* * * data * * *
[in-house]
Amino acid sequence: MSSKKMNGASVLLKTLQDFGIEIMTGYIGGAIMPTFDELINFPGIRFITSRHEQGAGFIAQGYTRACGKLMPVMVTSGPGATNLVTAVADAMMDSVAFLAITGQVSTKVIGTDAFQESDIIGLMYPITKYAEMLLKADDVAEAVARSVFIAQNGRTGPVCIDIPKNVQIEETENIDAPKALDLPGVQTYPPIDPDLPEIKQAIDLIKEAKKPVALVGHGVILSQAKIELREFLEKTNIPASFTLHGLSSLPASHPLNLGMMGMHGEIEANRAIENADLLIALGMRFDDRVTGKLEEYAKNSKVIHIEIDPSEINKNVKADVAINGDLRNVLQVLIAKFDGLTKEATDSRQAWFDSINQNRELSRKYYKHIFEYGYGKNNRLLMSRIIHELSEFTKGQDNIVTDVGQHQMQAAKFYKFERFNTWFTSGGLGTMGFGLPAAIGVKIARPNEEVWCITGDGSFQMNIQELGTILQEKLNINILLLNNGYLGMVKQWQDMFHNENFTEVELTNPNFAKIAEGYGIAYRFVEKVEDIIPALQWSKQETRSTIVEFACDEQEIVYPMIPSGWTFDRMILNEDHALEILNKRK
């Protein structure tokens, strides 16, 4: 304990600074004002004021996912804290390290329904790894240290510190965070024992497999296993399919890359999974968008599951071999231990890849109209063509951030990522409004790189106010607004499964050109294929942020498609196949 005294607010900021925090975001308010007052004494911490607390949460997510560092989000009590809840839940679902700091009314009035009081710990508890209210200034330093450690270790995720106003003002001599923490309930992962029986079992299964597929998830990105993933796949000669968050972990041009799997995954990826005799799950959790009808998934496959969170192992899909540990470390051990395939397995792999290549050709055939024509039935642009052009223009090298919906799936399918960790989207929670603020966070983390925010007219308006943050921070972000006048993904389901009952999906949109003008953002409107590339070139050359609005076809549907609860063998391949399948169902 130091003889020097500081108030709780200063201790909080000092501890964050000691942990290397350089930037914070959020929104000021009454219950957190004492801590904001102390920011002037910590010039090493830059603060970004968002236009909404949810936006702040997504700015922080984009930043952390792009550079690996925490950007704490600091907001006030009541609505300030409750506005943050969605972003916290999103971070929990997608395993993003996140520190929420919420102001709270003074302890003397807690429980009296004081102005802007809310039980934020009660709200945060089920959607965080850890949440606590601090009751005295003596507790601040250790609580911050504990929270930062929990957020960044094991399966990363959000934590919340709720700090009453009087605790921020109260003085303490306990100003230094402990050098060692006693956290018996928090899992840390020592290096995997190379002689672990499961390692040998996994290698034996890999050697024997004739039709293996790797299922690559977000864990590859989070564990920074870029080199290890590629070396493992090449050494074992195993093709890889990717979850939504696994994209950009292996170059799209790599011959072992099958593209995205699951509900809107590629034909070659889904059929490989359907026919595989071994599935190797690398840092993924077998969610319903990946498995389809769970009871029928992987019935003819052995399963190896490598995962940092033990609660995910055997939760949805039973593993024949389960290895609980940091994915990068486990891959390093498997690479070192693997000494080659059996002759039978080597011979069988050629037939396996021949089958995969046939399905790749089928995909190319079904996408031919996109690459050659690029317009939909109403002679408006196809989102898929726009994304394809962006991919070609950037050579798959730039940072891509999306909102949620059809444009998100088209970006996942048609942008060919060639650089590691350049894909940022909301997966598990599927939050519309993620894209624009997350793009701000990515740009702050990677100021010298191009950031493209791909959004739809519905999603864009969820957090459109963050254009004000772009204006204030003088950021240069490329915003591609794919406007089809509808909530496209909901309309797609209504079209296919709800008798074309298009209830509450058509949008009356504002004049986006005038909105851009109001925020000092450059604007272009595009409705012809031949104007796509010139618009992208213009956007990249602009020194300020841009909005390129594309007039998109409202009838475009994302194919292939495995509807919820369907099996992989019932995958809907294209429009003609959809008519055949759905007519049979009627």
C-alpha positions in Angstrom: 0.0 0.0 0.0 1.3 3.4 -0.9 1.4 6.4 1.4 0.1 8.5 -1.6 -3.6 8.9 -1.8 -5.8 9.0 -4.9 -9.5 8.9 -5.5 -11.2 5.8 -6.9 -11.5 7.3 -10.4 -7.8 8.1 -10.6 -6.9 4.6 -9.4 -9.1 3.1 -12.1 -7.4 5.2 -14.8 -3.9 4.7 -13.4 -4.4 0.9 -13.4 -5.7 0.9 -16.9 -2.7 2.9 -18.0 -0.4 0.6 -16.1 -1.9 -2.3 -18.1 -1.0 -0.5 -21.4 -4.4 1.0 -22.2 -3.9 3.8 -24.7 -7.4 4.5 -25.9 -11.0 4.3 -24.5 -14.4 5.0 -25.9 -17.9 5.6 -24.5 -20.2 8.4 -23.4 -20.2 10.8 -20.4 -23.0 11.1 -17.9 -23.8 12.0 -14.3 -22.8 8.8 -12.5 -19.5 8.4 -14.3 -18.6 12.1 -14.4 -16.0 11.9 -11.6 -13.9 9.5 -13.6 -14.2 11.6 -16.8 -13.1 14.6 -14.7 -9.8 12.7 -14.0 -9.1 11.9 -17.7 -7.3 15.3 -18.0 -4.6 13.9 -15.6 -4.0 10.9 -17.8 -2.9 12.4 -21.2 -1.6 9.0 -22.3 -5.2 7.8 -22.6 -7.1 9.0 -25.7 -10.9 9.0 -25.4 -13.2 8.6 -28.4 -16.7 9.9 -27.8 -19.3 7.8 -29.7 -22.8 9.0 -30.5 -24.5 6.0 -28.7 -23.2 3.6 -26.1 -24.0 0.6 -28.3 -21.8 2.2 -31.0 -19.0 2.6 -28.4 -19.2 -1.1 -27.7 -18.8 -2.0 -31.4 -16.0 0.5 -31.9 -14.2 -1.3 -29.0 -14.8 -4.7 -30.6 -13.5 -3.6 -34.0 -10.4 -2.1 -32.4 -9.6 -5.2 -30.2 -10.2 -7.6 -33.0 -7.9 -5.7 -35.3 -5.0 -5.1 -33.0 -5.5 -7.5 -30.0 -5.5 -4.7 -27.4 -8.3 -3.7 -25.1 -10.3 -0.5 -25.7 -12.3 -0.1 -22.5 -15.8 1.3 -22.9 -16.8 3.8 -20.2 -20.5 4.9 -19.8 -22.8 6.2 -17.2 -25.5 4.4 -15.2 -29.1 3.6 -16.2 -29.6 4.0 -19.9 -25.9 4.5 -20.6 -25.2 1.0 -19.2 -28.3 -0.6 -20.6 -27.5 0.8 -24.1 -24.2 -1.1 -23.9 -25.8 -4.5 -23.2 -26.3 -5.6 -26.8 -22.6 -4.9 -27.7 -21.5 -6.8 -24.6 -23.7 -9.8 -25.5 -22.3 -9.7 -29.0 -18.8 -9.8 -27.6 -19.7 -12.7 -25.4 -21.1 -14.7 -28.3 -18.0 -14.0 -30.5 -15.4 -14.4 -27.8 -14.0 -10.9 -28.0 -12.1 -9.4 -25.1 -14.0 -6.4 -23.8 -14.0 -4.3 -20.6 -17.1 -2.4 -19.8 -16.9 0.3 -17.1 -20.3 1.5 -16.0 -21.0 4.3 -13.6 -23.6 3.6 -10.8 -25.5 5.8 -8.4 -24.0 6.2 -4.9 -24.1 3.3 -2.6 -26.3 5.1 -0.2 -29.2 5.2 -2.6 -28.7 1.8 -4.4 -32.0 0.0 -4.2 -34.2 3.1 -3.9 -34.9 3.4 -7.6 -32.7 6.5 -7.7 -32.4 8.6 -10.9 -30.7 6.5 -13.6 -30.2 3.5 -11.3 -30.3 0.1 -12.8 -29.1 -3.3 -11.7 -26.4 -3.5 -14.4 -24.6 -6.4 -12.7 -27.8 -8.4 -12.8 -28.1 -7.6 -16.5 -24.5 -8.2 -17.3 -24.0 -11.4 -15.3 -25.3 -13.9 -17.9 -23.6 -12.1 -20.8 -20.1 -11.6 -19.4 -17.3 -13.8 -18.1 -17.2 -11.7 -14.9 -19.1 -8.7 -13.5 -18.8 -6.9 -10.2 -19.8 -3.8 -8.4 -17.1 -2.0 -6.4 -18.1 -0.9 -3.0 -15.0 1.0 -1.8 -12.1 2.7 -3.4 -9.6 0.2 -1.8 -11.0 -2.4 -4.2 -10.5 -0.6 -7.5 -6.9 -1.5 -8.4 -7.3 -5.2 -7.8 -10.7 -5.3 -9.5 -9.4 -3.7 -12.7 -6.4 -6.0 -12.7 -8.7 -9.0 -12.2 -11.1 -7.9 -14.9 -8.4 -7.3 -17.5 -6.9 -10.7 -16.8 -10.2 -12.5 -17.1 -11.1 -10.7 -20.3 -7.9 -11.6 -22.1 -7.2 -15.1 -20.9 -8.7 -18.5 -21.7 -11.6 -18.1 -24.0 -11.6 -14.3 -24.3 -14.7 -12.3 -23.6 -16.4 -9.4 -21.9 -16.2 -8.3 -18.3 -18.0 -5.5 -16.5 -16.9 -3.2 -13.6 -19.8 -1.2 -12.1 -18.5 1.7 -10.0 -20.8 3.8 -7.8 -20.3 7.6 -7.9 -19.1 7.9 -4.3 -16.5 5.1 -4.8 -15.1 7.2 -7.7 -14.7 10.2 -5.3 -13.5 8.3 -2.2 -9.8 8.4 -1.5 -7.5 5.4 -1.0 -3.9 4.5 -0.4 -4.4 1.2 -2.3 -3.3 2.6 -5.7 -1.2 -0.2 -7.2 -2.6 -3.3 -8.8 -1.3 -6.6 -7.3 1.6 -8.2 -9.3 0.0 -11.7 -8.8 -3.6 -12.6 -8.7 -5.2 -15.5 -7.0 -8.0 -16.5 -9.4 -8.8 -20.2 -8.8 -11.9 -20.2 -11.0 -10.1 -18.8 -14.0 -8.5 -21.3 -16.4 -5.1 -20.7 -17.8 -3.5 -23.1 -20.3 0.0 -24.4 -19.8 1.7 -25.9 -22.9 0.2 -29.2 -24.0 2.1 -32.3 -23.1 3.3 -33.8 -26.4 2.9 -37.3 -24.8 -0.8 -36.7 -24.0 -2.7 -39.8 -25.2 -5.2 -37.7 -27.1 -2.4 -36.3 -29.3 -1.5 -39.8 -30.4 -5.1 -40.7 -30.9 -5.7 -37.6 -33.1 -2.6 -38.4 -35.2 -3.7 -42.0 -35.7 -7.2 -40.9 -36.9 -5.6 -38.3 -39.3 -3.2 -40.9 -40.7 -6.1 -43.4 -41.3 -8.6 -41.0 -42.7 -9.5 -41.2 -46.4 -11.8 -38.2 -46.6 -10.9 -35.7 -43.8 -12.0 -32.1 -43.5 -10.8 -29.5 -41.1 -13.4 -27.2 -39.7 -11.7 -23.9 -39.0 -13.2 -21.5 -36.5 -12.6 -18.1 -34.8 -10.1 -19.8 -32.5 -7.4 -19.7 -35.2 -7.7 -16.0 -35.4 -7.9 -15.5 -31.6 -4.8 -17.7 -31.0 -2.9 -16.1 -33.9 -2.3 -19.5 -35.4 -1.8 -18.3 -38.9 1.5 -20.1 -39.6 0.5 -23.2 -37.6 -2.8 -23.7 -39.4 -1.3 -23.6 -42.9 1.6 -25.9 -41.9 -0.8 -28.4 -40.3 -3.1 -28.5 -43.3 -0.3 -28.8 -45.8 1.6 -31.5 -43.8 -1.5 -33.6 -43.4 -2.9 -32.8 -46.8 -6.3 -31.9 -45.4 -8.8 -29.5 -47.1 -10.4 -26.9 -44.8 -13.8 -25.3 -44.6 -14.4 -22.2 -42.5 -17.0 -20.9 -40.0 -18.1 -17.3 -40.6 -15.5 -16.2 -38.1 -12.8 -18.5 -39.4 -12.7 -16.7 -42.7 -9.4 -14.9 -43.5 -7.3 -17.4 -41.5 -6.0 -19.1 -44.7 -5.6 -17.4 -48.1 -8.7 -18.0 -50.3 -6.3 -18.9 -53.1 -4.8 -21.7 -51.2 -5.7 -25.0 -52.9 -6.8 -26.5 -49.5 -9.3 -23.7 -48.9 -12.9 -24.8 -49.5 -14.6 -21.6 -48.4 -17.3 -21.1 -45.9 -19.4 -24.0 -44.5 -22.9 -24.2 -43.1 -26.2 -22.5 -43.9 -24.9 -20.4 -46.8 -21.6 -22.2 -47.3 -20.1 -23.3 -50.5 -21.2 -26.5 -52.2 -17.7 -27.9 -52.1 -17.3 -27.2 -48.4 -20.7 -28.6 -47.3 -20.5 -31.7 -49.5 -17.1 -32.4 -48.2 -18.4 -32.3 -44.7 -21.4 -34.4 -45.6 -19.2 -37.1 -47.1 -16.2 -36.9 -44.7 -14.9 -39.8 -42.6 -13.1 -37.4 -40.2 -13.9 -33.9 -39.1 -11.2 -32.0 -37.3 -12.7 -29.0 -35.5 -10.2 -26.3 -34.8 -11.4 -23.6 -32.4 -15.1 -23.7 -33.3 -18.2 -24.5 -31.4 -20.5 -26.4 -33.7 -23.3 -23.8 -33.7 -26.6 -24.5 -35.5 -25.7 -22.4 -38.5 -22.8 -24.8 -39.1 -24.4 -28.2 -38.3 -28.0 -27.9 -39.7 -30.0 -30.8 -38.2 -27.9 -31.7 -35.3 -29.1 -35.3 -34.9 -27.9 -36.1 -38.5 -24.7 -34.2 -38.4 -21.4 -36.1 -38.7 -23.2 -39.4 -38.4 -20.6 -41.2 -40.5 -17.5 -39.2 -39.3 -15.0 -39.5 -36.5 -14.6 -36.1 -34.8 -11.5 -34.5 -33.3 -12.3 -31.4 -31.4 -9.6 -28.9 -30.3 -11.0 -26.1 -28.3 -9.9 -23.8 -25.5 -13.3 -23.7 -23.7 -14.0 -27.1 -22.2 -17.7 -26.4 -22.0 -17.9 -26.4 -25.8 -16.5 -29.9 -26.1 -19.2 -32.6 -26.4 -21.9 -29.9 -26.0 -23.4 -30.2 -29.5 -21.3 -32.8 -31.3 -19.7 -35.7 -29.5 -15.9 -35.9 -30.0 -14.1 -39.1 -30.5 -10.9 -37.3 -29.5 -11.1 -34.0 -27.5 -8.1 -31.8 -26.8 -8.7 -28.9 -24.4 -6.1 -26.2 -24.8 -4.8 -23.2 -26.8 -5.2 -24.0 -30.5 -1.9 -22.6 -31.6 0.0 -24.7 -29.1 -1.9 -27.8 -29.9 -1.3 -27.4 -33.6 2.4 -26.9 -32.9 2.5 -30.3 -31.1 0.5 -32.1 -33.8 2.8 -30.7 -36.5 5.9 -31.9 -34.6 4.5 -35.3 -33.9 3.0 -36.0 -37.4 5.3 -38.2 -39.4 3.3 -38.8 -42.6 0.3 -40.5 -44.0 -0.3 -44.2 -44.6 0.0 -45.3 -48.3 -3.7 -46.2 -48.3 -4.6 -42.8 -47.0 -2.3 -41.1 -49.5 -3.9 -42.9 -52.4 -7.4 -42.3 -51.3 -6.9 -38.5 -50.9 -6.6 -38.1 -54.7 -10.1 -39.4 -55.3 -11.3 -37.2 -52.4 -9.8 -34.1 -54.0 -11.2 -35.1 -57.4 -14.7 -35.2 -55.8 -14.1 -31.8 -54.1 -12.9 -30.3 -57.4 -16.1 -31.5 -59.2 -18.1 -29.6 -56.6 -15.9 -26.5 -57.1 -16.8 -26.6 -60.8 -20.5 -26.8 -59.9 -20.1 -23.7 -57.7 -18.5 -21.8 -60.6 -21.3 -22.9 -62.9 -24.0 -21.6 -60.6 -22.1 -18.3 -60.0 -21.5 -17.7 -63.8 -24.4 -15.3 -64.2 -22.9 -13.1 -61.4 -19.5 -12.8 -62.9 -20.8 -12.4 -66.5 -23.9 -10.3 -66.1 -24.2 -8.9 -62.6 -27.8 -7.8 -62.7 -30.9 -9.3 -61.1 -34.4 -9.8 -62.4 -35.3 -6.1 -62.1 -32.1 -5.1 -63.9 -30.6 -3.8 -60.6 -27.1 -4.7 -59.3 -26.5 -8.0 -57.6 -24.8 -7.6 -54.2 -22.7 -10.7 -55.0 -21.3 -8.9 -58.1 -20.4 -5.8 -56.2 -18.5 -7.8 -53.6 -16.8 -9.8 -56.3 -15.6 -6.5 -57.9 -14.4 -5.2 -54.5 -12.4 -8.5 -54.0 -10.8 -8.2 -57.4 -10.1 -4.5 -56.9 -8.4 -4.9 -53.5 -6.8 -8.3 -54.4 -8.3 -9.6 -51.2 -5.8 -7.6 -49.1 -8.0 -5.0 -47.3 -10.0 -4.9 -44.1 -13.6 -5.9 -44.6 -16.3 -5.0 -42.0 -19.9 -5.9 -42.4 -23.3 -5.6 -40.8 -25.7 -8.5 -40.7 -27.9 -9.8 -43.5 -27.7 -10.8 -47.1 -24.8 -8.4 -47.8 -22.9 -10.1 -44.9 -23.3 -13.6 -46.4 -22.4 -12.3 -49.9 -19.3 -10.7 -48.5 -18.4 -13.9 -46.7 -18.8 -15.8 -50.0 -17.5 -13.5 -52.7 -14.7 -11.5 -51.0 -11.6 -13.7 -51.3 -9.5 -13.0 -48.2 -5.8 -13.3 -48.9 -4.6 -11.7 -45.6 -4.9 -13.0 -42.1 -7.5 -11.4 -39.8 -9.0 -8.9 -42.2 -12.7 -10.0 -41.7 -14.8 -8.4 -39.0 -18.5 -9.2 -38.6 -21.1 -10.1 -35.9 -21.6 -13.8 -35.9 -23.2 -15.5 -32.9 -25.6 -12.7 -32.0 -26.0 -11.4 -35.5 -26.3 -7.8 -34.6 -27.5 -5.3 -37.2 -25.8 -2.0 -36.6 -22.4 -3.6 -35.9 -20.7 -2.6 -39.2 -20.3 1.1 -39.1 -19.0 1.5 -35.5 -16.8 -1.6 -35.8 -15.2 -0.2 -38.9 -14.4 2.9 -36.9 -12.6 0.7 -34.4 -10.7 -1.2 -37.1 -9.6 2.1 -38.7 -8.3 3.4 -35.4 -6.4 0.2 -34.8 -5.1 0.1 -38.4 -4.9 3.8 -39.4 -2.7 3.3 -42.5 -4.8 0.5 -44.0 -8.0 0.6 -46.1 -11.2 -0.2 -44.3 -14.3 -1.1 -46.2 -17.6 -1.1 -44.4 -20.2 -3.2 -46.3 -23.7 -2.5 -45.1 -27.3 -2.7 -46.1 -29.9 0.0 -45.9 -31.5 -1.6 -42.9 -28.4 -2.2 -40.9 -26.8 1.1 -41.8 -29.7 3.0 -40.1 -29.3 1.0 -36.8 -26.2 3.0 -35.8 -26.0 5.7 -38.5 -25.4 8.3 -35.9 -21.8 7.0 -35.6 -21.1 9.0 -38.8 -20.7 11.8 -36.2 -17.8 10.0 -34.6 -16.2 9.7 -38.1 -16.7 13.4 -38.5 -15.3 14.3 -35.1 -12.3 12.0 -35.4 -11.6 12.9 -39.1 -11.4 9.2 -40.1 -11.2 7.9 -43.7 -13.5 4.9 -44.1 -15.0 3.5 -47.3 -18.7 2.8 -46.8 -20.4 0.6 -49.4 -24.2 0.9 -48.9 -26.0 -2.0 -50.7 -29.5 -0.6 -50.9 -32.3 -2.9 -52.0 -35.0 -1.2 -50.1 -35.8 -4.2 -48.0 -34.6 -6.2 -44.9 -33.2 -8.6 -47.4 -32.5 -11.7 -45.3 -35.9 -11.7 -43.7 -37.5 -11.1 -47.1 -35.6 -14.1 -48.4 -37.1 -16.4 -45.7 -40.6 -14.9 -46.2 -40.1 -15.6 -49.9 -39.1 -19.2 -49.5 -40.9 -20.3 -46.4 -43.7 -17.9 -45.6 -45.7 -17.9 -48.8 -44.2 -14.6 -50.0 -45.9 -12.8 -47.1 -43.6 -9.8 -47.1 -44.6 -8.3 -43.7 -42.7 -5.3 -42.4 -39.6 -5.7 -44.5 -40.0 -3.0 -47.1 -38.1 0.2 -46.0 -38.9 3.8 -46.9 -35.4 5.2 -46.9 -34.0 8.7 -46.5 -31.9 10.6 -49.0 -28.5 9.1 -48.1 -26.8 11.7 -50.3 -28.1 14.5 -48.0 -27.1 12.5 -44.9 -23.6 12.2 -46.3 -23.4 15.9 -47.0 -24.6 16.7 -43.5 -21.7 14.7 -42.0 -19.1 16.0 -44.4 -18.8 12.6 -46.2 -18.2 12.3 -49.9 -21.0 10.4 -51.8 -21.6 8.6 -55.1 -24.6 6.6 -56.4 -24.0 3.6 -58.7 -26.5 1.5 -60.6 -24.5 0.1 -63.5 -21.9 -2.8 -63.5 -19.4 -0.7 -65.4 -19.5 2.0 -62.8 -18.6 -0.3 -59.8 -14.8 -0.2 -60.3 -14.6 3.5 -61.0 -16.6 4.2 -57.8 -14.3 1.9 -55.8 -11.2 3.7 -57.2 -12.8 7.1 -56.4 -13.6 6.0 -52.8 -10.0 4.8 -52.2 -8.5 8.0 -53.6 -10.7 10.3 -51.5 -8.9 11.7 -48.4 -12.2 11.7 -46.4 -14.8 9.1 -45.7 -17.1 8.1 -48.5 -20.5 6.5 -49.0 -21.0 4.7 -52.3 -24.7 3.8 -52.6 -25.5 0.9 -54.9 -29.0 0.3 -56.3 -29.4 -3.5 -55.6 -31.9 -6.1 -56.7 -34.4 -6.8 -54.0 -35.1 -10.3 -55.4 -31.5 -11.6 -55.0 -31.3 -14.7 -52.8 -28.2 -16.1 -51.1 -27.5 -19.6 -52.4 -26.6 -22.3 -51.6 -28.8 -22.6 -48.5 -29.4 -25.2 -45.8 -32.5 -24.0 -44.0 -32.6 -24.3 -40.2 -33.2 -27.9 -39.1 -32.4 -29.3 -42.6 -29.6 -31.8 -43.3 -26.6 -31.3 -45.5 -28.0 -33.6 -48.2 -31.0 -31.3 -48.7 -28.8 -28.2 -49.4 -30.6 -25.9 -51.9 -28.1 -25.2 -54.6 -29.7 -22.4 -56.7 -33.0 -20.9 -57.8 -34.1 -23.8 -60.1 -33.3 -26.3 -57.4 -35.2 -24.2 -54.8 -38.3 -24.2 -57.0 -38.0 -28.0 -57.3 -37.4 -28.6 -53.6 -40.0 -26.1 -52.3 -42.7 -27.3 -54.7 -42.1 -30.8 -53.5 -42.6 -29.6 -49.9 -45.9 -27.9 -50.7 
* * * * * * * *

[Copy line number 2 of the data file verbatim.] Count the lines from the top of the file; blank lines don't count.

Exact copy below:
Amino acid sequence: MSSKKMNGASVLLKTLQDFGIEIMTGYIGGAIMPTFDELINFPGIRFITSRHEQGAGFIAQGYTRACGKLMPVMVTSGPGATNLVTAVADAMMDSVAFLAITGQVSTKVIGTDAFQESDIIGLMYPITKYAEMLLKADDVAEAVARSVFIAQNGRTGPVCIDIPKNVQIEETENIDAPKALDLPGVQTYPPIDPDLPEIKQAIDLIKEAKKPVALVGHGVILSQAKIELREFLEKTNIPASFTLHGLSSLPASHPLNLGMMGMHGEIEANRAIENADLLIALGMRFDDRVTGKLEEYAKNSKVIHIEIDPSEINKNVKADVAINGDLRNVLQVLIAKFDGLTKEATDSRQAWFDSINQNRELSRKYYKHIFEYGYGKNNRLLMSRIIHELSEFTKGQDNIVTDVGQHQMQAAKFYKFERFNTWFTSGGLGTMGFGLPAAIGVKIARPNEEVWCITGDGSFQMNIQELGTILQEKLNINILLLNNGYLGMVKQWQDMFHNENFTEVELTNPNFAKIAEGYGIAYRFVEKVEDIIPALQWSKQETRSTIVEFACDEQEIVYPMIPSGWTFDRMILNEDHALEILNKRK